The Tourist's New Guide: Containing a Description of the Lakes, Mountains, and Scenery, in Cumberland, Westmorland, and Lancashire, with Some Account of Their Bordering Towns and Villages. Being the Result of Observations Made During a Residence of Eighteen Years in Ambleside and Keswick, Volume 1
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Abbey admired Ambleside amongst ancient appear artist ascend banks beautiful Bowness Bridge buildings called charming church close Coniston considerable Crag dale Derwent Water descent direct distance elegant elevated excellent excursion exhibited fall Fell fields fine foot Furness Gill give grand Grasmere green grounds Grove half Hall head height hill hundred interesting island John Kendal Keswick lake land Langdale leaves less looking Loughrigg lower miles mountains nature objects observed opening passes Patterdale Penrith perhaps picturesque Pike pleasant present pretty produced prospect residence rich rises river road rocks rocky Rydal says scarcely scene scenery seat seen shore side situate stands steep stones sublime summit taken Tarn tion town traveller trees turn Ulls Water Ulverston vale valley variety village wall West whole Windermere winds wood writer yards
Page 402 - See the wretch that long has tost On the thorny bed of pain, At length repair his vigour lost, And breathe and walk again ; The meanest floweret of the vale, The simplest note that swells the gale, The common sun, the air, the skies, To him are opening paradise.
Page 197 - ... adorned in the sweetest manner with every object that can give variety to art, or elegance to nature ; trees, woods, villages, houses, farms, scattered with picturesque confusion, and waving to the eye in the most romantic landscapes that nature can exhibit.
Page 182 - The poet's eye in a fine frenzy rolling, Doth glance from heav'n to earth, from earth to heav'n; And as imagination bodies forth The forms of things unknown, the poet's pen Turns them to shape, and gives to airy nothing A local habitation and a name. Such tricks hath strong imagination.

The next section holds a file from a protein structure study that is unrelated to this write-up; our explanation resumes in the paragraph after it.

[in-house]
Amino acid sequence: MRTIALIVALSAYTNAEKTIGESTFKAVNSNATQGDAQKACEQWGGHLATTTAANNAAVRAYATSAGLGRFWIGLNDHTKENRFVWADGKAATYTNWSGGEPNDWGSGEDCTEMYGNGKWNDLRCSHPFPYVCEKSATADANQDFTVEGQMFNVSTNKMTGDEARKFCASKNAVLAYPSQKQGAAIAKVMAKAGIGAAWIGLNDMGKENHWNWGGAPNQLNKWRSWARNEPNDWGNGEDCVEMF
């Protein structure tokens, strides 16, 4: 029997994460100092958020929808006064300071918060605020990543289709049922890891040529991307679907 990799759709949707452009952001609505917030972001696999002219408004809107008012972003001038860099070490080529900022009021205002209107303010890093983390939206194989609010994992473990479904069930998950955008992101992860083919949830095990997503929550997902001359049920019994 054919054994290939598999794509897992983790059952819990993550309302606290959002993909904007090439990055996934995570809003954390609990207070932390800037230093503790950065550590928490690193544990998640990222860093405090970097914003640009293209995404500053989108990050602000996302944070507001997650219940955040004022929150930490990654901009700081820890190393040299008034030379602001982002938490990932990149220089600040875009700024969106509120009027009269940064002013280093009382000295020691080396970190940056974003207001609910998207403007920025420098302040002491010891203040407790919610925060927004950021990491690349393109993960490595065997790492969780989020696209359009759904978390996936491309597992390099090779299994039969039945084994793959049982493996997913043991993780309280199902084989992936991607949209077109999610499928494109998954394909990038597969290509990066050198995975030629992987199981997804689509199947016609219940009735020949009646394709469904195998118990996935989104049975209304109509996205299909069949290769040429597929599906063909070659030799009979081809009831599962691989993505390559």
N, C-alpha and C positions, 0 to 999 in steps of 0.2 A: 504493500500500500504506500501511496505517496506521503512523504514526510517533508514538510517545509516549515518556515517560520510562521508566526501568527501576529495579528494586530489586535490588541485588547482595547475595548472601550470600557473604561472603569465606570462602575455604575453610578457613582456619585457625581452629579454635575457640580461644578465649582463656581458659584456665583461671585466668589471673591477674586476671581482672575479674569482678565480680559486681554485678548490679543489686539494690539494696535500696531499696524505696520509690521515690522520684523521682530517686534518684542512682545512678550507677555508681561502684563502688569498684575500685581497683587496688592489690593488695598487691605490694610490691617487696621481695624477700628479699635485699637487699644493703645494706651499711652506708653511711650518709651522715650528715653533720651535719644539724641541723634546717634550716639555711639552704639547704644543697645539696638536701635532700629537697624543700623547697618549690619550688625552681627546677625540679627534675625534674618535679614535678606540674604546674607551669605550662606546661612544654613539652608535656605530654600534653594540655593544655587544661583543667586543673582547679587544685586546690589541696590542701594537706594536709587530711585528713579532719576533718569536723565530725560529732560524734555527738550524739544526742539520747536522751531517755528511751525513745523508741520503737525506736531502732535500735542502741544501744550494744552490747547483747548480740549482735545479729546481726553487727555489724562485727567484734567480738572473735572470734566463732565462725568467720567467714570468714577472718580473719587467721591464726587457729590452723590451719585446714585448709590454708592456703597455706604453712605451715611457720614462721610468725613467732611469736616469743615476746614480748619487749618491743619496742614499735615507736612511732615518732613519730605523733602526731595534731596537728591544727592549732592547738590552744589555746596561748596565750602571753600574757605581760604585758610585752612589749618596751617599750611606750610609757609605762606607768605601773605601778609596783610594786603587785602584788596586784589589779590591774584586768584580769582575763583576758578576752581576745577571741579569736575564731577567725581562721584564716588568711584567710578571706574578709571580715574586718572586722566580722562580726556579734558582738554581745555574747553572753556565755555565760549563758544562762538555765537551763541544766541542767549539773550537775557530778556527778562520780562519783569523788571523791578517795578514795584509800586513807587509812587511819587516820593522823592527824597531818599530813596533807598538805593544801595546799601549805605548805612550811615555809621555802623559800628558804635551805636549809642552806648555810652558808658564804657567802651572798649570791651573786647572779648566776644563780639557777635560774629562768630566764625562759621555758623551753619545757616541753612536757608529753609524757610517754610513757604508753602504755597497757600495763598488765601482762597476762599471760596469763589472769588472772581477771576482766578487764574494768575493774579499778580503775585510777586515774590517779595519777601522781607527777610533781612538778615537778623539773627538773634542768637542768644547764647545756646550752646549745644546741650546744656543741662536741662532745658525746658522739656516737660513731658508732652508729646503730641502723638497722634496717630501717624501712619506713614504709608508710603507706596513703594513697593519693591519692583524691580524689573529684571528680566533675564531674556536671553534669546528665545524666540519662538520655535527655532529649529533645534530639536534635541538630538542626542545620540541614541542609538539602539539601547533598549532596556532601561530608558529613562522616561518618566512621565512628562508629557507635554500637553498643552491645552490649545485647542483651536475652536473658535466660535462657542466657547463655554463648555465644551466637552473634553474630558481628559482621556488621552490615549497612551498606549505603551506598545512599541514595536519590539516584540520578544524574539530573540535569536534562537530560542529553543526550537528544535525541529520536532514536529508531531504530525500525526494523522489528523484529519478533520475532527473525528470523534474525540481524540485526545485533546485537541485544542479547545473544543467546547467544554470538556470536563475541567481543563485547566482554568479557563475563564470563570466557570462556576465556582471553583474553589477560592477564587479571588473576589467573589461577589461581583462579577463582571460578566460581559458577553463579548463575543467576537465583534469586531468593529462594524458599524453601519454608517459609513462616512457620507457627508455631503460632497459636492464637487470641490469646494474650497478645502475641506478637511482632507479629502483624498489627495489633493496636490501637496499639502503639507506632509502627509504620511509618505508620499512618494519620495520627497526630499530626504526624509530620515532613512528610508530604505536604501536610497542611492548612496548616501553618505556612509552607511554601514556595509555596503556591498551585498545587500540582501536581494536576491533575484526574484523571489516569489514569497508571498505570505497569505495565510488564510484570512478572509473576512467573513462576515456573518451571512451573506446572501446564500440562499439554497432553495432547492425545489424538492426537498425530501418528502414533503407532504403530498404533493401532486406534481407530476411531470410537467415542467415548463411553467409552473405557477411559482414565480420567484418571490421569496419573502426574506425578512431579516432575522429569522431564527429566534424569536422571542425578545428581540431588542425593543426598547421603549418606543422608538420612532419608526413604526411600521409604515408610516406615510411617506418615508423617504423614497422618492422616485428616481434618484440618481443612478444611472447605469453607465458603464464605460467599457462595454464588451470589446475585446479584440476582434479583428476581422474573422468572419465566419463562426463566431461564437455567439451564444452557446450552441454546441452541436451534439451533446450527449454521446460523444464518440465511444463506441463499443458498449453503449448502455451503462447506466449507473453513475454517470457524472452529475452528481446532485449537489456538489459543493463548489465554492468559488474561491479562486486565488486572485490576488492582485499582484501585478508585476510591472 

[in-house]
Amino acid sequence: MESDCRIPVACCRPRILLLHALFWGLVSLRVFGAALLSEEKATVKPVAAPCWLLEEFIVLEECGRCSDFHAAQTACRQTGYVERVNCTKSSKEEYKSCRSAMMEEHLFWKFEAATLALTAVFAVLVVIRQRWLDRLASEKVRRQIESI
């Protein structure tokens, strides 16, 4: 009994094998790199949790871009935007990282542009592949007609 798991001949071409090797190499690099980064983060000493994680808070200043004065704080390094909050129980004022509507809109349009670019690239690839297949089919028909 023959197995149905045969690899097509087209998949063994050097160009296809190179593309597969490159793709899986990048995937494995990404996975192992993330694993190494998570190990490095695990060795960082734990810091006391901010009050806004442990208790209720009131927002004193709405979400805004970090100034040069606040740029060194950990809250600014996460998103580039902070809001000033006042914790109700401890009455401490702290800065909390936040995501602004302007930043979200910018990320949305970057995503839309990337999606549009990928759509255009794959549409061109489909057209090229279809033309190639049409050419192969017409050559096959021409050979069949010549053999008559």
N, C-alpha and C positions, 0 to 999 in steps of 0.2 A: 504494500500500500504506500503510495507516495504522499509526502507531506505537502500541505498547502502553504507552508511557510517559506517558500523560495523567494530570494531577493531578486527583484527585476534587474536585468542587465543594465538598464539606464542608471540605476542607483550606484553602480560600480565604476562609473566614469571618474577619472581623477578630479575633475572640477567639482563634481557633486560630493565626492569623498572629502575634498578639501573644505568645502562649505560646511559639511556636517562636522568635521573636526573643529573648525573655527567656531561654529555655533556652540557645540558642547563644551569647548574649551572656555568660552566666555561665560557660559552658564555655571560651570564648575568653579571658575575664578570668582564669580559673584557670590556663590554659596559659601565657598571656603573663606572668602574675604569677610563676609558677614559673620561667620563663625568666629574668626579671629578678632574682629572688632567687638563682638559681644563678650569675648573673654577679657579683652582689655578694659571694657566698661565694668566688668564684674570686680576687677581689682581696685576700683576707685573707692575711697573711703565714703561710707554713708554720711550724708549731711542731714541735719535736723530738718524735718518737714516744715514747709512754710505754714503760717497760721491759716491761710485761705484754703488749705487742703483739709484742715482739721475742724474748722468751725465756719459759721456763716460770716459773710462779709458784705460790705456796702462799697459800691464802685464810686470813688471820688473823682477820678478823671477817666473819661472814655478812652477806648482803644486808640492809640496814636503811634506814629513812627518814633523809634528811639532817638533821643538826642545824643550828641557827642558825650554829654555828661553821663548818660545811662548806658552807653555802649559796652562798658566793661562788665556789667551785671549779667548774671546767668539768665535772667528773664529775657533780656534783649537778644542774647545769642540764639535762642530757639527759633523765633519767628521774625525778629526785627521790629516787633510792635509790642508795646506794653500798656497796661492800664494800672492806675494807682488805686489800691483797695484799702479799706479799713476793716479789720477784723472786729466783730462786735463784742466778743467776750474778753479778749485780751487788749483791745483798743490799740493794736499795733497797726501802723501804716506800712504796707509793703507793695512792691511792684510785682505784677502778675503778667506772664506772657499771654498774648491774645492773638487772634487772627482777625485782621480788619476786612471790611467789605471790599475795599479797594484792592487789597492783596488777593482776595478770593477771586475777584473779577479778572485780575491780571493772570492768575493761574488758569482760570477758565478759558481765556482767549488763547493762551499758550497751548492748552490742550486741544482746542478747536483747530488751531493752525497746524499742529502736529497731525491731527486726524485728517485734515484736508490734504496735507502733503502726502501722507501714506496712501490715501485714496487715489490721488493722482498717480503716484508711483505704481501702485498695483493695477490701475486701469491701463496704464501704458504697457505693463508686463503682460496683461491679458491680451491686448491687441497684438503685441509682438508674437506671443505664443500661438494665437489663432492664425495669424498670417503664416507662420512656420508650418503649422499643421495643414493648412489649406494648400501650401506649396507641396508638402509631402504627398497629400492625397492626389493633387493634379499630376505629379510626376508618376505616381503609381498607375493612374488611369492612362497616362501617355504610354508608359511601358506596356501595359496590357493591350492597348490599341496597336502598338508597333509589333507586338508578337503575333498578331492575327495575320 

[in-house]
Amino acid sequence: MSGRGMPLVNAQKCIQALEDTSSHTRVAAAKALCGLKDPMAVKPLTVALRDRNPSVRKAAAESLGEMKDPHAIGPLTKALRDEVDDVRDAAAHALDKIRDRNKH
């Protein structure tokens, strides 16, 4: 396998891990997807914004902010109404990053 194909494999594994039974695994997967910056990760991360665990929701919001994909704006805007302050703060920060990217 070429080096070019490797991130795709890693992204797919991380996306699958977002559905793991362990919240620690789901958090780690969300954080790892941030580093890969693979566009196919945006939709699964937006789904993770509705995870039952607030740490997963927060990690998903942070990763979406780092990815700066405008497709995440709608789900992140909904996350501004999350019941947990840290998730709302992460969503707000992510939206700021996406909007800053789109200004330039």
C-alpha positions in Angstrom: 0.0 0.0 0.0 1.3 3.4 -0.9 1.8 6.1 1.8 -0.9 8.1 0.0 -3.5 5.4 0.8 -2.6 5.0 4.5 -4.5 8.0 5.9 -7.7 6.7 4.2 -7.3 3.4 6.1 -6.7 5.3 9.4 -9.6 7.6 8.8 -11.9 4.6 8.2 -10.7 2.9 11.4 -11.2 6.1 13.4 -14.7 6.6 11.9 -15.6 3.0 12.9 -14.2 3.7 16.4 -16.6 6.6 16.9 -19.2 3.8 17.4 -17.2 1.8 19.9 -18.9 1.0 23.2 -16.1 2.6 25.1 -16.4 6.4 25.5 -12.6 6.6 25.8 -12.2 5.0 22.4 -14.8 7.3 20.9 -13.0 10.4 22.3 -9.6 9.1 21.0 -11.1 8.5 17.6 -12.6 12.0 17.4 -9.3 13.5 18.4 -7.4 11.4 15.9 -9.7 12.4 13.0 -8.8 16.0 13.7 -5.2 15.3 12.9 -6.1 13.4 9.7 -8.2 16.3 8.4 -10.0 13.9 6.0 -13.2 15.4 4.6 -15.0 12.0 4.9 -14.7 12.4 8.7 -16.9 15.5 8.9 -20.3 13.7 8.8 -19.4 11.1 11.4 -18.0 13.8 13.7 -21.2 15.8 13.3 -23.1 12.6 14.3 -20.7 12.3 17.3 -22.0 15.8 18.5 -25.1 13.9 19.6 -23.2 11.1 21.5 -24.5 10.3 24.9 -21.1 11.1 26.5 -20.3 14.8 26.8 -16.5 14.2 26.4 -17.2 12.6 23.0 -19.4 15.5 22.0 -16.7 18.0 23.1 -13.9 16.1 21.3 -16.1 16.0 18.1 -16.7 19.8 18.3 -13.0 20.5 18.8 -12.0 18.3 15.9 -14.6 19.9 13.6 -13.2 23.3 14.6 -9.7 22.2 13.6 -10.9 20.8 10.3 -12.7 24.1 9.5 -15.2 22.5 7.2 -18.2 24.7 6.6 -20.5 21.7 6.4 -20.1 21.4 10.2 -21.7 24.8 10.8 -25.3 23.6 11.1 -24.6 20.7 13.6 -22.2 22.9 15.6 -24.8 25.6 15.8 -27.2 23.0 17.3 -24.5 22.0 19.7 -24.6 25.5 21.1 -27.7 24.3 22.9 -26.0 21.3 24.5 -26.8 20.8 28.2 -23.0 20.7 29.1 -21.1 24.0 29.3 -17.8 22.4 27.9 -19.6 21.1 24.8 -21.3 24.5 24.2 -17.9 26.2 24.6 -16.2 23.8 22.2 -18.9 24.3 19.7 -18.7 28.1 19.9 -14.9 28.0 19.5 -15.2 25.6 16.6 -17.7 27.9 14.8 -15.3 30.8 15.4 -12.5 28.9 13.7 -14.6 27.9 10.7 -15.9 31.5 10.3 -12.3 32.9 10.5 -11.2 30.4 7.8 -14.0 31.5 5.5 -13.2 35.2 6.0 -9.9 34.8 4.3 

Page 391 - The bosom of the mountains spreading here into a broad basin, discovers in the midst Grasmere Water ; its margin is hollowed into small bays, with bold eminences, some of rock, some of soft turf, that half conceal and vary the figure of the little lake they command ; from the shore a low promontory pushes itself far into the water, and on it stands a white village with the parish...
Page 32 - The abbey, which was formerly of such magnitude as nearly to fill up the breadth of the glen, is built of a pale red stone, dug from the neighbouring rocks, now changed by time and weather to a tint of dusky brown, which accords well with the hues of plants and shrubs, that every where emboss the mouldering arches.
Page 24 - SEE the wild waste of all-devouring years! How Rome her own sad sepulchre appears ! With nodding arches, broken temples spread, The very tombs now vanish'd like their dead!
Page 344 - Walked over a spungy meadow or two, and began to mount the hill through a broad straight green alley among the trees, and with some toil gained the summit. From hence saw the lake opening directly at my feet, majestic in its calmness, clear and smooth as a blue mirror, with winding shores and low points of land covered with green inclosures, white farm-houses looking out among the trees, and cattle feeding.
Page 287 - It is seen from a summer-house; before which it's rocky cheeks circling on each side form a little area; appearing through the window like a picture in a frame. The water falls within a few yards of the eye, which being rather above its level, has a long perspective view of the stream, as it hurries from the higher grounds; tumbling, in various, little breaks, through...
Page 37 - ... to the Abbot, to be true to him against all men, excepting the King. Every mesne lord obeyed the summons of the Abbot, or his steward, in raising his quota of armed men, and every tenant of a whole tenement furnished a man and...
Page 41 - ... he would give vent to the effusions of his fancy, and harangue in the most animated manner upon the subject of his art, with a sublimity of idea, and a peculiarity of expressive language, that was entirely his own, and in which education or reading had no share. These sallies of natural genius, clothed in natural eloquence, were perfectly original, very highly edifying, and entertaining in the extreme. They were uttered in a hurried accent, an elevated tone, and very commonly accompanied with...